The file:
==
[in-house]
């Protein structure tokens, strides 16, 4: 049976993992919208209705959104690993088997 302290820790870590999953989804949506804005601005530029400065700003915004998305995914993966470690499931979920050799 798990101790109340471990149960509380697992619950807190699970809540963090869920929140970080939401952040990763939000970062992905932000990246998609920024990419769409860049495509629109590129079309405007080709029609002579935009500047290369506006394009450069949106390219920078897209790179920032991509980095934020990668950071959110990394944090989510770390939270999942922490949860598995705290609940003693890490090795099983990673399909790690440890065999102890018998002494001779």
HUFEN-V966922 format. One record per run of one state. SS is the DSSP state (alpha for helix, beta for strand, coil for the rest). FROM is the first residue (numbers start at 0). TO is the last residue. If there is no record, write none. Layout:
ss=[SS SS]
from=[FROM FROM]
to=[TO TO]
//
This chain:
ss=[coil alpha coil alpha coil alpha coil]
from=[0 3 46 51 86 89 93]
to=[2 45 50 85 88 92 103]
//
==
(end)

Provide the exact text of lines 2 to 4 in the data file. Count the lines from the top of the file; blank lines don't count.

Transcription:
């Protein structure tokens, strides 16, 4: 049976993992919208209705959104690993088997 302290820790870590999953989804949506804005601005530029400065700003915004998305995914993966470690499931979920050799 798990101790109340471990149960509380697992619950807190699970809540963090869920929140970080939401952040990763939000970062992905932000990246998609920024990419769409860049495509629109590129079309405007080709029609002579935009500047290369506006394009450069949106390219920078897209790179920032991509980095934020990668950071959110990394944090989510770390939270999942922490949860598995705290609940003693890490090795099983990673399909790690440890065999102890018998002494001779």
HUFEN-V966922 format. One record per run of one state. SS is the DSSP state (alpha for helix, beta for strand, coil for the rest). FROM is the first residue (numbers start at 0). TO is the last residue. If there is no record, write none. Layout:
ss=[SS SS]